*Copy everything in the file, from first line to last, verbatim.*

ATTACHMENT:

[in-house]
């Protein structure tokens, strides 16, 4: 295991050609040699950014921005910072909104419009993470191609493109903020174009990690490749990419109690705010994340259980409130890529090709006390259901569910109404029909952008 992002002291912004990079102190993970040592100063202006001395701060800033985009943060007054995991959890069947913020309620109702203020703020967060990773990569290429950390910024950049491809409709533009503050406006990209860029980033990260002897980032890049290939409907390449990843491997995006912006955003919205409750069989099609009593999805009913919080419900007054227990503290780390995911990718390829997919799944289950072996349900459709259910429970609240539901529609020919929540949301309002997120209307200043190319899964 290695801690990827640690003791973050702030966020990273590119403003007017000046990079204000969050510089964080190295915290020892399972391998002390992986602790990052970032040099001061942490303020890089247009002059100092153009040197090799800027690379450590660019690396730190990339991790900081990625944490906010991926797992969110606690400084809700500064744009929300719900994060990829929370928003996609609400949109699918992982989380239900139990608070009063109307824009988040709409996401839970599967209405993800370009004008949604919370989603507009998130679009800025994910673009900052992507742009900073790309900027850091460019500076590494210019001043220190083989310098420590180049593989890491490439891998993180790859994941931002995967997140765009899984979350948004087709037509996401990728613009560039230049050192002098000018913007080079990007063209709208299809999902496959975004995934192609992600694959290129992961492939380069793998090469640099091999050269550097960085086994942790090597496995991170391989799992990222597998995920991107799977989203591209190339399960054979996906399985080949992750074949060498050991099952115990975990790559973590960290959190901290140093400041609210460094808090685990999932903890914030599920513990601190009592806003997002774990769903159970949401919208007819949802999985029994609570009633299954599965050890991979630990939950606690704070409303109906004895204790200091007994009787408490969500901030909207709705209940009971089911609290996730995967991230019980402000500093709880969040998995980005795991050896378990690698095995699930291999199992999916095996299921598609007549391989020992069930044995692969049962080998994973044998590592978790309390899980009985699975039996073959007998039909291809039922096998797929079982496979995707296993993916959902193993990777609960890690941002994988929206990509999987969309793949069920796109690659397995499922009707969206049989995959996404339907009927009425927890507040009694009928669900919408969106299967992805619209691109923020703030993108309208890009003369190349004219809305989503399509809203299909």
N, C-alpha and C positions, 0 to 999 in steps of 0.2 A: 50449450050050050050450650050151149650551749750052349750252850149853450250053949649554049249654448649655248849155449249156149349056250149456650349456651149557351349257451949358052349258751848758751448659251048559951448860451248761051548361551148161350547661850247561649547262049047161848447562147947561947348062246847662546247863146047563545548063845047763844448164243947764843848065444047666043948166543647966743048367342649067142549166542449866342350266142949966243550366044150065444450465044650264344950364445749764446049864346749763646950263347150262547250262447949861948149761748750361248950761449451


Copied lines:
[in-house]
């Protein structure tokens, strides 16, 4: 295991050609040699950014921005910072909104419009993470191609493109903020174009990690490749990419109690705010994340259980409130890529090709006390259901569910109404029909952008 992002002291912004990079102190993970040592100063202006001395701060800033985009943060007054995991959890069947913020309620109702203020703020967060990773990569290429950390910024950049491809409709533009503050406006990209860029980033990260002897980032890049290939409907390449990843491997995006912006955003919205409750069989099609009593999805009913919080419900007054227990503290780390995911990718390829997919799944289950072996349900459709259910429970609240539901529609020919929540949301309002997120209307200043190319899964 290695801690990827640690003791973050702030966020990273590119403003007017000046990079204000969050510089964080190295915290020892399972391998002390992986602790990052970032040099001061942490303020890089247009002059100092153009040197090799800027690379450590660019690396730190990339991790900081990625944490906010991926797992969110606690400084809700500064744009929300719900994060990829929370928003996609609400949109699918992982989380239900139990608070009063109307824009988040709409996401839970599967209405993800370009004008949604919370989603507009998130679009800025994910673009900052992507742009900073790309900027850091460019500076590494210019001043220190083989310098420590180049593989890491490439891998993180790859994941931002995967997140765009899984979350948004087709037509996401990728613009560039230049050192002098000018913007080079990007063209709208299809999902496959975004995934192609992600694959290129992961492939380069793998090469640099091999050269550097960085086994942790090597496995991170391989799992990222597998995920991107799977989203591209190339399960054979996906399985080949992750074949060498050991099952115990975990790559973590960290959190901290140093400041609210460094808090685990999932903890914030599920513990601190009592806003997002774990769903159970949401919208007819949802999985029994609570009633299954599965050890991979630990939950606690704070409303109906004895204790200091007994009787408490969500901030909207709705209940009971089911609290996730995967991230019980402000500093709880969040998995980005795991050896378990690698095995699930291999199992999916095996299921598609007549391989020992069930044995692969049962080998994973044998590592978790309390899980009985699975039996073959007998039909291809039922096998797929079982496979995707296993993916959902193993990777609960890690941002994988929206990509999987969309793949069920796109690659397995499922009707969206049989995959996404339907009927009425927890507040009694009928669900919408969106299967992805619209691109923020703030993108309208890009003369190349004219809305989503399509809203299909």
N, C-alpha and C positions, 0 to 999 in steps of 0.2 A: 50449450050050050050450650050151149650551749750052349750252850149853450250053949649554049249654448649655248849155449249156149349056250149456650349456651149557351349257451949358052349258751848758751448659251048559951448860451248761051548361551148161350547661850247561649547262049047161848447562147947561947348062246847662546247863146047563545548063845047763844448164243947764843848065444047666043948166543647966743048367342649067142549166542449866342350266142949966243550366044150065444450465044650264344950364445749764446049864346749763646950263347150262547250262447949861948149761748750361248950761449451